The Lack of Self-Preservation

No, today’s piece is not about the World Cup final this evening. In any case, there is nothing more I can say that hasn’t already been said by someone or the other.
So here’s some food for thought this Saturday morning.
Last Saturday, I was in Goa for a short half-day meeting. During the drive from the airport to one of the South Goa villages, I kept looking out of the window admiring the greenery and the cleanliness. Suddenly something struck me. There were no footpaths on any of the roads. I saw children and adults, going to school and church respectively, walking on the left side of the road, with their backs to the traffic.
All of them were trusting their bodies to the vagaries of the cars and trucks that were thrusting ahead in the same direction they were walking in. If any of these vehicles were to lose control, they would have no idea what hit them. There was no instinct of self-preservation that would have made them walk on the opposite side of the road so that they would face the oncoming traffic and could take some evasive action to avoid stupid drivers and errant vehicles, if the need arose.
I thought this was perhaps a Goa thing, but you see this even in Mumbai, for example in our quiet street in Matunga, where mothers with babies in strollers will walk with their back to the traffic.
It is as if we love tempting vehicular fate.
Which is what those who ride scooters without helmets do all the time! Two weeks ago, I was being driven from the airport to the city-centre in Hyderabad, when the car suddenly hit a small traffic jam…there was a crowd on the left side of the road and each car was slowing down while driving past. I too craned my neck and saw a kid, dead on the road, next to his fallen bike, with no helmet in site.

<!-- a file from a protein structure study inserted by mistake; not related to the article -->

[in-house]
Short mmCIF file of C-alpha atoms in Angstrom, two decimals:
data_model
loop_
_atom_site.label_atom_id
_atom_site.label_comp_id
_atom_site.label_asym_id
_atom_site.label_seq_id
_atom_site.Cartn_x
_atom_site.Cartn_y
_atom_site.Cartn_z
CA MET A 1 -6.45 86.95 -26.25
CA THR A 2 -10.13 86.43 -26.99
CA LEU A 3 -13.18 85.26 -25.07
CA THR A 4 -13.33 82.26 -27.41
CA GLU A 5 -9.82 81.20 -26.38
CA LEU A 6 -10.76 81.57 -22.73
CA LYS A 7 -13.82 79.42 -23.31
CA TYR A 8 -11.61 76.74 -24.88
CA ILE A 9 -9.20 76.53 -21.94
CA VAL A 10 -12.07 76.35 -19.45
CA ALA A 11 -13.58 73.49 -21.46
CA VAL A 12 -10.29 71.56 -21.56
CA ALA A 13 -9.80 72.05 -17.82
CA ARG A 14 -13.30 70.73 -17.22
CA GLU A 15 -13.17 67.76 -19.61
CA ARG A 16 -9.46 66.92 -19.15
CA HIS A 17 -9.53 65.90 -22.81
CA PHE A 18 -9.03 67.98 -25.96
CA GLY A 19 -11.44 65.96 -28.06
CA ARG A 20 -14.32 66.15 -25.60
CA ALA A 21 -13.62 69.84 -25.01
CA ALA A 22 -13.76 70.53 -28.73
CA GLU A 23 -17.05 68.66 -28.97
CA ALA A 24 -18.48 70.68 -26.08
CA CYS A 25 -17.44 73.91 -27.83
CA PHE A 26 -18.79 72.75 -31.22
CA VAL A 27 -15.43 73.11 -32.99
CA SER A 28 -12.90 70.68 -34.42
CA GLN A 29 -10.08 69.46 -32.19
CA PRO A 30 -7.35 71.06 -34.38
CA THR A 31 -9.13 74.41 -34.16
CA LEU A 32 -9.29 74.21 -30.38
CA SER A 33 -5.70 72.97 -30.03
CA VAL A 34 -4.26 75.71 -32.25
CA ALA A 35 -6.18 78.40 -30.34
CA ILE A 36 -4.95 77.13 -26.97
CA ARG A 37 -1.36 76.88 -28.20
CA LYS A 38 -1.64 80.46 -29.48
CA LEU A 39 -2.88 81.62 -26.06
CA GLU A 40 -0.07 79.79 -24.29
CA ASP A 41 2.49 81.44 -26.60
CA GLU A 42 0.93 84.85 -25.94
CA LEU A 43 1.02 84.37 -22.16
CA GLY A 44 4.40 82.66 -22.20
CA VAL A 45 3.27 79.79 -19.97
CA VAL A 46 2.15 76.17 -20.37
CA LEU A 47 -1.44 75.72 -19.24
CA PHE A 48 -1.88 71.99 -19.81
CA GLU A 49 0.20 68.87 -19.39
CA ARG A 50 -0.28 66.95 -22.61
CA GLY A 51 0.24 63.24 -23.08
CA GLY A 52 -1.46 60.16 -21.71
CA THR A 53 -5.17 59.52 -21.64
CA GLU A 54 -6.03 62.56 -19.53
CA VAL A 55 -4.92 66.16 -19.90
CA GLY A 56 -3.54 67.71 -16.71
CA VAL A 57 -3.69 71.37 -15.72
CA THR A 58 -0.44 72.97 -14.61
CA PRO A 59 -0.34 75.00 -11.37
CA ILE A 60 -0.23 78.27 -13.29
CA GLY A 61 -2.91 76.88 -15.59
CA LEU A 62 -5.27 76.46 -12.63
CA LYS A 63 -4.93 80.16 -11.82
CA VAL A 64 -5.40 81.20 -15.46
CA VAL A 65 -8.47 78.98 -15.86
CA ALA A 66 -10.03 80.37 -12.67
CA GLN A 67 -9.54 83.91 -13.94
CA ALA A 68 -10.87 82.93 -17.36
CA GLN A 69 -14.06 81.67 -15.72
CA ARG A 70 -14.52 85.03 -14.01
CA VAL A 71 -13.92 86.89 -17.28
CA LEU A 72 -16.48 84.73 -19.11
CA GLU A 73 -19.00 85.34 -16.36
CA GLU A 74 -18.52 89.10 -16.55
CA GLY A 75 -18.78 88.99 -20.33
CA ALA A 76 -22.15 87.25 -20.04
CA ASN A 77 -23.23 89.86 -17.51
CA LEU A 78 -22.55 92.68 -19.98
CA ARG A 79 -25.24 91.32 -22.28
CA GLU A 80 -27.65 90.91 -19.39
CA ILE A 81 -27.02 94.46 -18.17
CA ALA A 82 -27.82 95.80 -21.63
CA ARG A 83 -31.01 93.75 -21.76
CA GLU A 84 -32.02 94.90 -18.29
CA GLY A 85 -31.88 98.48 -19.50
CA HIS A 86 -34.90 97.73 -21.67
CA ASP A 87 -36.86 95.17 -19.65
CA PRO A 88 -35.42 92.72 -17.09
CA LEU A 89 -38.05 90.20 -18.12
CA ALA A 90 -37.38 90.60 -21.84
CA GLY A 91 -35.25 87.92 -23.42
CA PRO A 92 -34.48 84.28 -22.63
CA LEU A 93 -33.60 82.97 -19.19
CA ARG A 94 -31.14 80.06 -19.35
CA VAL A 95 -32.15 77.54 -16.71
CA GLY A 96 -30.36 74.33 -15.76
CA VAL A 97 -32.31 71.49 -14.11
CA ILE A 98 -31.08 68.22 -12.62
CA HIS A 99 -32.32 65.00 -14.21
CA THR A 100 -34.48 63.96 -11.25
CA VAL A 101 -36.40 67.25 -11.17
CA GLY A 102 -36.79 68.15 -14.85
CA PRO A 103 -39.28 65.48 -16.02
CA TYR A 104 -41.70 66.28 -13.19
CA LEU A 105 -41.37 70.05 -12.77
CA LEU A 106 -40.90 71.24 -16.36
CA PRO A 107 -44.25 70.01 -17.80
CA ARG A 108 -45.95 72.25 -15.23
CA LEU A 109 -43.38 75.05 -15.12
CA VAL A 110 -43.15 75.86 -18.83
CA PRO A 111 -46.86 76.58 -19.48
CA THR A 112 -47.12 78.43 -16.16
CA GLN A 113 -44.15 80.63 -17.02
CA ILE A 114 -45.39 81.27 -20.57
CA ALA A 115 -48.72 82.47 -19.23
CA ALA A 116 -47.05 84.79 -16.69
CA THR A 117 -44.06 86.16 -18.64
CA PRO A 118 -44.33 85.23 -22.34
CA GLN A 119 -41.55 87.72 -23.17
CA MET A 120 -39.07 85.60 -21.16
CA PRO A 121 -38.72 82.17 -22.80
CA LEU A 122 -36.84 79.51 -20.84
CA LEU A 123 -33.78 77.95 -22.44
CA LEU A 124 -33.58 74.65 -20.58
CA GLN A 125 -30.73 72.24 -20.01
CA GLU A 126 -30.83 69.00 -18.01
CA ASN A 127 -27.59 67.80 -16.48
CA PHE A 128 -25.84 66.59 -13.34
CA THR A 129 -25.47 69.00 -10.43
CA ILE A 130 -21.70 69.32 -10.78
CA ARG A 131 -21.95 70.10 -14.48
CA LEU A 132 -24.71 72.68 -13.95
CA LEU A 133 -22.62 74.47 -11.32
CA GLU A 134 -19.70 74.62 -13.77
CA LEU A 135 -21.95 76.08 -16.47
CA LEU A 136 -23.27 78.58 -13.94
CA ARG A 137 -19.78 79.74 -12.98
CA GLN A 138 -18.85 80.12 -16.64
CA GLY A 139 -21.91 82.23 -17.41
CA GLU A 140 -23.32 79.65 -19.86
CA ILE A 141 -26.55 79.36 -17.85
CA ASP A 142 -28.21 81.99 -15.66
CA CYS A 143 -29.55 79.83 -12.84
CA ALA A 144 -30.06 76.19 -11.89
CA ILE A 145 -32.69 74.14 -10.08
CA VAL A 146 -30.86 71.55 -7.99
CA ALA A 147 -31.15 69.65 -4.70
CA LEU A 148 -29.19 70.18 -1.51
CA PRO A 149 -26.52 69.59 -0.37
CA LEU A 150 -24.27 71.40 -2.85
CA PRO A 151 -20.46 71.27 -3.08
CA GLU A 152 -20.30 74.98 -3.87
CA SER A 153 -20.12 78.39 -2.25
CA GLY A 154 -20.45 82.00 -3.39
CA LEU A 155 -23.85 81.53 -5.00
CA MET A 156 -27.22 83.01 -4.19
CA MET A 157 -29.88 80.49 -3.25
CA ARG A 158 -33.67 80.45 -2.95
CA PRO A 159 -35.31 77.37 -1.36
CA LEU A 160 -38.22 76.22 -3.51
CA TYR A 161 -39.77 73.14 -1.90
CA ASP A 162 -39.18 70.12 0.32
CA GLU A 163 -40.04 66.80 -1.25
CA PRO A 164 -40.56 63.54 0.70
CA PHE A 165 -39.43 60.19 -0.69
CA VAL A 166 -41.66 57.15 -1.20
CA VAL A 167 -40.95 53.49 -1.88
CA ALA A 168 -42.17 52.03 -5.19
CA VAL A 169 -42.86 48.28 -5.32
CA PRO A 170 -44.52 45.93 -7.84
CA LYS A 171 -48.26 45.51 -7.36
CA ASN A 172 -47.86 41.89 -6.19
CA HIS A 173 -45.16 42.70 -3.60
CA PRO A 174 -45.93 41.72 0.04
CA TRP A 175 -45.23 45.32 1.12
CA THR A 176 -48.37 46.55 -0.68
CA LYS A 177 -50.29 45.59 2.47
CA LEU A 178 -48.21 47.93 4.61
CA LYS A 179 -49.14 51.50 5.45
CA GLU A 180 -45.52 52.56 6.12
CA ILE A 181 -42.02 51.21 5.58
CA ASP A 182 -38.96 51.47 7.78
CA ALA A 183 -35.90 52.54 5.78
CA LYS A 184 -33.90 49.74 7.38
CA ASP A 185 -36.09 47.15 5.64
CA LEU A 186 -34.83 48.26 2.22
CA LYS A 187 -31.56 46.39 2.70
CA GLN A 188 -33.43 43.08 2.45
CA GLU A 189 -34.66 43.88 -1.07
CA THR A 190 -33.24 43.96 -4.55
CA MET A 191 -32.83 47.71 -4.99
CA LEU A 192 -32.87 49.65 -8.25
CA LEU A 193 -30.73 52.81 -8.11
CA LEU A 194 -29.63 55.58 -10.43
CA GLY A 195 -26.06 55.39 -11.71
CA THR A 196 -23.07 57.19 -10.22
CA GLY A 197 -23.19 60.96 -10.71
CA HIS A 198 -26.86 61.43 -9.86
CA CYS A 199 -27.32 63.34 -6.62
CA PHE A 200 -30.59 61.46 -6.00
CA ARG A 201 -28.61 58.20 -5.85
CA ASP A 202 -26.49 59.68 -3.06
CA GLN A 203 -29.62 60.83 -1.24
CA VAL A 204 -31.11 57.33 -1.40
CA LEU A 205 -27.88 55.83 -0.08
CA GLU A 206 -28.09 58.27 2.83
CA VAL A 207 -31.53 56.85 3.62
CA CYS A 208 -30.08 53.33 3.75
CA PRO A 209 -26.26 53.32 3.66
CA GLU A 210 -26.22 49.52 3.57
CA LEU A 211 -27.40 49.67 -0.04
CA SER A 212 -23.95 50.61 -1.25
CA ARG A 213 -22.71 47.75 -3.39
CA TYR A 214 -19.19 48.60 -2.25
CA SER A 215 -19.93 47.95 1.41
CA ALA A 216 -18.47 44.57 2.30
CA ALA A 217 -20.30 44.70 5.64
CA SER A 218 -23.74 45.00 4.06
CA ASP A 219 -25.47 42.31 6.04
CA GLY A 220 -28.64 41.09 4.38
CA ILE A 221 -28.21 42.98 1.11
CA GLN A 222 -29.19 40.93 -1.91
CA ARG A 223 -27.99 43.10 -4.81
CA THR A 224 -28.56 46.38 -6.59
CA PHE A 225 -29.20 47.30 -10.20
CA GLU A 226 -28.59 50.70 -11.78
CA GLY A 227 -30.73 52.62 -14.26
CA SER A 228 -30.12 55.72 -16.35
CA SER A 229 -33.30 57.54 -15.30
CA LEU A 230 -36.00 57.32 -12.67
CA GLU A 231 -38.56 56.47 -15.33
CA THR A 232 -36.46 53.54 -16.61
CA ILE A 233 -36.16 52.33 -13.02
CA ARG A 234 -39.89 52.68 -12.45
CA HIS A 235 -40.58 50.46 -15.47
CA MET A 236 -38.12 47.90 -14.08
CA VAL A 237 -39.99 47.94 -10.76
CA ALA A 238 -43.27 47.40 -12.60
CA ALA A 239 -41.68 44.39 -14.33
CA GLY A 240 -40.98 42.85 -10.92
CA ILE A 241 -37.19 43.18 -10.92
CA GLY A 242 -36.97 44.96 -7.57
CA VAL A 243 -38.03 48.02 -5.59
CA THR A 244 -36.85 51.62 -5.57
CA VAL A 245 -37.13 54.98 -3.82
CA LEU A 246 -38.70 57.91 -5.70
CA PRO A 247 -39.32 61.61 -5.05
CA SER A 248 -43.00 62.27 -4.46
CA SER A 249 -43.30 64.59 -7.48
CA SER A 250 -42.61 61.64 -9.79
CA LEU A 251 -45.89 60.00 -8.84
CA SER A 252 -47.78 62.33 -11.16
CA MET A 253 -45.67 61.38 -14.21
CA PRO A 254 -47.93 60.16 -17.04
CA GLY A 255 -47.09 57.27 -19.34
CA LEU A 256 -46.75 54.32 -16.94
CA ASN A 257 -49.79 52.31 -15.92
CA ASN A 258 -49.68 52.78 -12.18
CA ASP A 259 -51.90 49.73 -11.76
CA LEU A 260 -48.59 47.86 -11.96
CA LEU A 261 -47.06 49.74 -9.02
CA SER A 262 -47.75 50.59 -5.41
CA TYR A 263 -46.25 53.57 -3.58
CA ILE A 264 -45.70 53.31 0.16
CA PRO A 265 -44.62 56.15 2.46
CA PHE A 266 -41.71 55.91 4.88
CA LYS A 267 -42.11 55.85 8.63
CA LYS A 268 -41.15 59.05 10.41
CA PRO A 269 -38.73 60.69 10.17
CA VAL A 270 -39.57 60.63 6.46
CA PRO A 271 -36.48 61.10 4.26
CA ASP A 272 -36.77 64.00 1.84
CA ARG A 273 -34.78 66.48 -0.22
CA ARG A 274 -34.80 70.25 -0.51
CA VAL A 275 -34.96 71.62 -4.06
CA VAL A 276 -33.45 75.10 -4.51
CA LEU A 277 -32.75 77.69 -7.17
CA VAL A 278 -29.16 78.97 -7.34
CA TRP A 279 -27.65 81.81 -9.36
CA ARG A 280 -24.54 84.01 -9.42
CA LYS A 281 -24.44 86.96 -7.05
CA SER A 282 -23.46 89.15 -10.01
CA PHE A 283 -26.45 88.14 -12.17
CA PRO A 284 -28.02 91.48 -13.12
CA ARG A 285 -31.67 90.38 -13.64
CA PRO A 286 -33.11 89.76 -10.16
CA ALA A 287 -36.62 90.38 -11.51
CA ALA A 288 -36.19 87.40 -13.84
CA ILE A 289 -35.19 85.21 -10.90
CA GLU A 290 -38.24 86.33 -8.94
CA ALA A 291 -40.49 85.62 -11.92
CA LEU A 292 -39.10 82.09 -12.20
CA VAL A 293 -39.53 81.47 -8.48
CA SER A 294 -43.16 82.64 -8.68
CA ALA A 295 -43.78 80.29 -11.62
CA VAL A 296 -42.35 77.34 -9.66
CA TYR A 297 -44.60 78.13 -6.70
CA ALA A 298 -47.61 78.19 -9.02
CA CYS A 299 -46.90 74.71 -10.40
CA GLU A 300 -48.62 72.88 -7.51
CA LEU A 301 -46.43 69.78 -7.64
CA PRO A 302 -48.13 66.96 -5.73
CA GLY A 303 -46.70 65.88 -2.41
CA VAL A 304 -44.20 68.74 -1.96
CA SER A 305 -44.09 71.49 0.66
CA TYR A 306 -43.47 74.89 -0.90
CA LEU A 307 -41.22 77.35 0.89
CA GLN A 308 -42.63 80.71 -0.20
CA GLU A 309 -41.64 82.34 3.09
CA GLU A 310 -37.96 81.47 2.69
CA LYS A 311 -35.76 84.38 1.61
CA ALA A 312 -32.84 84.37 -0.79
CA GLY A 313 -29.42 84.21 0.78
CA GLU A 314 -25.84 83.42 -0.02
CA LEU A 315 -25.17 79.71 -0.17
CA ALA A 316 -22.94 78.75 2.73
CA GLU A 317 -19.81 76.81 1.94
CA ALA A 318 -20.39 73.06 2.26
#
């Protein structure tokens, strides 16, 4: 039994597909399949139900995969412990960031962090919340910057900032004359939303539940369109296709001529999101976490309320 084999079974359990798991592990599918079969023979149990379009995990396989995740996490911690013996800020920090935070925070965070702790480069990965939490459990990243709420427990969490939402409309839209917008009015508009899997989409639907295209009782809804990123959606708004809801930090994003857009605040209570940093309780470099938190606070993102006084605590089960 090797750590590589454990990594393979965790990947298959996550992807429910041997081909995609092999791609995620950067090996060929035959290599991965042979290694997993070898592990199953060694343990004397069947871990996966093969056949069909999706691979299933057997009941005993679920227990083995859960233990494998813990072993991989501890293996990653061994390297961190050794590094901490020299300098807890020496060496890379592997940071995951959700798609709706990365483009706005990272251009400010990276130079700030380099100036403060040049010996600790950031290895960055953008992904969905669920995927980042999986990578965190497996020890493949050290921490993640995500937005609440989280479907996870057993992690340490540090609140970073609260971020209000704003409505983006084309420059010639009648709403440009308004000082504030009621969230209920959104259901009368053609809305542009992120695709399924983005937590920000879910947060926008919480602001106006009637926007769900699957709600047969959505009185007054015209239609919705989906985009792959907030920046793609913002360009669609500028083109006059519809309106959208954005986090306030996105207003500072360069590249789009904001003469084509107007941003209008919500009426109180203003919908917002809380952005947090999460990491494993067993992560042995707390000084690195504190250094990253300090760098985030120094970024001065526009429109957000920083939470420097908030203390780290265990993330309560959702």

Driving on Indian roads is a dangerous daily affair and riding bikes and scooters is doubly so. On top of that, most of us refuse to wear helmets…despite the fact that it is proven beyond doubt that helmets save lives. Even if we are forced to wear helmets, as happens these days in parts of Mumbai and Delhi, the pillion riders don’t wear them…as if during accidents, miraculously, nothing will happen to them!
It used to be the same story with seatbelts, but that situation at least in the metros seems to have improved. In the smaller towns though, it is still a rarity to find someone wearing a seatbelt.
It’s the same story with adults who drive with children in their laps in the front seat of a car. During a collision, the child will act as a buffer between the adult and the dashboard and may even die protecting the adult. I have written about this before, but this is a daily occurrence, especially in residential neighborhoods.
As it is when mothers drive with small children in front seats and worse in the back seats without car seats. One jerk and the small child could easily be flung around in the car with dire consequences. There is a reason why in the developed world car seats are mandatory, but we obviously know better!
Somehow we are just not focused on self-preservation and the preservation and protection of those around us. Or perhaps we just don’t value our own lives to the extent we should! Or maybe we can blame it as usual on ignorance!

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